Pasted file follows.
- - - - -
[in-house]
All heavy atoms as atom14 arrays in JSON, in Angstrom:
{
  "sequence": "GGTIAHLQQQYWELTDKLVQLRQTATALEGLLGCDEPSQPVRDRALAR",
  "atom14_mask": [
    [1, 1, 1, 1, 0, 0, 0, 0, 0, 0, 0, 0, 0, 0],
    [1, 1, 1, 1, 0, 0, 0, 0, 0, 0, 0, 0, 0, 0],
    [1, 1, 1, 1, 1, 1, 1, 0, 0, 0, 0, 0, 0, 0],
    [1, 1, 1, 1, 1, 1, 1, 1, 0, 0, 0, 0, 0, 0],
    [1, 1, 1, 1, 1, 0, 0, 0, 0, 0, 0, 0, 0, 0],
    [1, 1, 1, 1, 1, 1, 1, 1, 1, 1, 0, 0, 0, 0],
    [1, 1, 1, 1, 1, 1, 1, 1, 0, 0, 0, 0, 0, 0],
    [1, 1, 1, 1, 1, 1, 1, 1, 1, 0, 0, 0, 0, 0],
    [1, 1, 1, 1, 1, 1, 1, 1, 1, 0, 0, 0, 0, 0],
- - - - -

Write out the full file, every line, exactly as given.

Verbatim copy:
[in-house]
All heavy atoms as atom14 arrays in JSON, in Angstrom:
{
  "sequence": "GGTIAHLQQQYWELTDKLVQLRQTATALEGLLGCDEPSQPVRDRALAR",
  "atom14_mask": [
    [1, 1, 1, 1, 0, 0, 0, 0, 0, 0, 0, 0, 0, 0],
    [1, 1, 1, 1, 0, 0, 0, 0, 0, 0, 0, 0, 0, 0],
    [1, 1, 1, 1, 1, 1, 1, 0, 0, 0, 0, 0, 0, 0],
    [1, 1, 1, 1, 1, 1, 1, 1, 0, 0, 0, 0, 0, 0],
    [1, 1, 1, 1, 1, 0, 0, 0, 0, 0, 0, 0, 0, 0],
    [1, 1, 1, 1, 1, 1, 1, 1, 1, 1, 0, 0, 0, 0],
    [1, 1, 1, 1, 1, 1, 1, 1, 0, 0, 0, 0, 0, 0],
    [1, 1, 1, 1, 1, 1, 1, 1, 1, 0, 0, 0, 0, 0],
    [1, 1, 1, 1, 1, 1, 1, 1, 1, 0, 0, 0, 0, 0],